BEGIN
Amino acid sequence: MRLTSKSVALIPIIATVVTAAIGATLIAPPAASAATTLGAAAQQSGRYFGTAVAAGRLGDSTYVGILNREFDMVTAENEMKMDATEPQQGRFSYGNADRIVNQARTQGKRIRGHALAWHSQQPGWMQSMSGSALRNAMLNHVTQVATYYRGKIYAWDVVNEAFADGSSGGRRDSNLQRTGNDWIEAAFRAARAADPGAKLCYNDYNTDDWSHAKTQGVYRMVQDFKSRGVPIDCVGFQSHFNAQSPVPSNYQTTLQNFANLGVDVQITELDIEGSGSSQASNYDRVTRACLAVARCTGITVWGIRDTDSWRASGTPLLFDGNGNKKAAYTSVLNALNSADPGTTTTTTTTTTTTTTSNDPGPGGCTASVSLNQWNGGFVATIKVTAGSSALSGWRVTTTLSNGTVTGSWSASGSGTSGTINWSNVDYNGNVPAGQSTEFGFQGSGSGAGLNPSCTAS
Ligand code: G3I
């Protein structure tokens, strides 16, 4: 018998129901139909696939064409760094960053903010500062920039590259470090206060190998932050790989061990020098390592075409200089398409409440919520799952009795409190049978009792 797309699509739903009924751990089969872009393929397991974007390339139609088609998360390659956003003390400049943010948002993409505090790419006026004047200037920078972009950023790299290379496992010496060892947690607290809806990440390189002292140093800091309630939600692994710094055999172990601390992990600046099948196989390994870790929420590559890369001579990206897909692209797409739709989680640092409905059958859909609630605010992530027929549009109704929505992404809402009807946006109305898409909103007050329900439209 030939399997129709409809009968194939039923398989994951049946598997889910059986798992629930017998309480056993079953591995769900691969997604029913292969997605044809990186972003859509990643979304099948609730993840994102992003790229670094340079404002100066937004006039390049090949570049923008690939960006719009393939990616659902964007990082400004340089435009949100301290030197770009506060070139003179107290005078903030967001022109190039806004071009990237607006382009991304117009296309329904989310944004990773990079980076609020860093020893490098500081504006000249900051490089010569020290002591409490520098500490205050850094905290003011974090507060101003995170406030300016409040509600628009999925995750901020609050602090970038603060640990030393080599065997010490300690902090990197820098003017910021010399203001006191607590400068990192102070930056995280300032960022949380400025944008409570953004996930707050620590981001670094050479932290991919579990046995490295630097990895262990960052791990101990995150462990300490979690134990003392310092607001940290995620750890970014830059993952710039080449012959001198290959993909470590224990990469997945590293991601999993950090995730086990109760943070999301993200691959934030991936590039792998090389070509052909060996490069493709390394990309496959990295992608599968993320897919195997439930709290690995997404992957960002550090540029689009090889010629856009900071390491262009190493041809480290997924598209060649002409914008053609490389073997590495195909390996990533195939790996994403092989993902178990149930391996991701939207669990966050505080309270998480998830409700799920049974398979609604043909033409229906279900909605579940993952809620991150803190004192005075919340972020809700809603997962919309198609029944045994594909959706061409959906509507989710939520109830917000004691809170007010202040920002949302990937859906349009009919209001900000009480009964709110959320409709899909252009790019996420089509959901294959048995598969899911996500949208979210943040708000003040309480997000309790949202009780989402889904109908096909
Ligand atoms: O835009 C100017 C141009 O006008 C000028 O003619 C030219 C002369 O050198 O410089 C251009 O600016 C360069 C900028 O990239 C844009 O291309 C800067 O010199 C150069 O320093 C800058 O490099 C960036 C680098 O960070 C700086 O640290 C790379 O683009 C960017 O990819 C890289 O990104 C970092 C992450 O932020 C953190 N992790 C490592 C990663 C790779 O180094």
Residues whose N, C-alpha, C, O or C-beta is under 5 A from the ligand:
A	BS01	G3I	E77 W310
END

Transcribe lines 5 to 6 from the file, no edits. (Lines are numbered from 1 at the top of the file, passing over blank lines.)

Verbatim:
Residues whose N, C-alpha, C, O or C-beta is under 5 A from the ligand:
A	BS01	G3I	E77 W310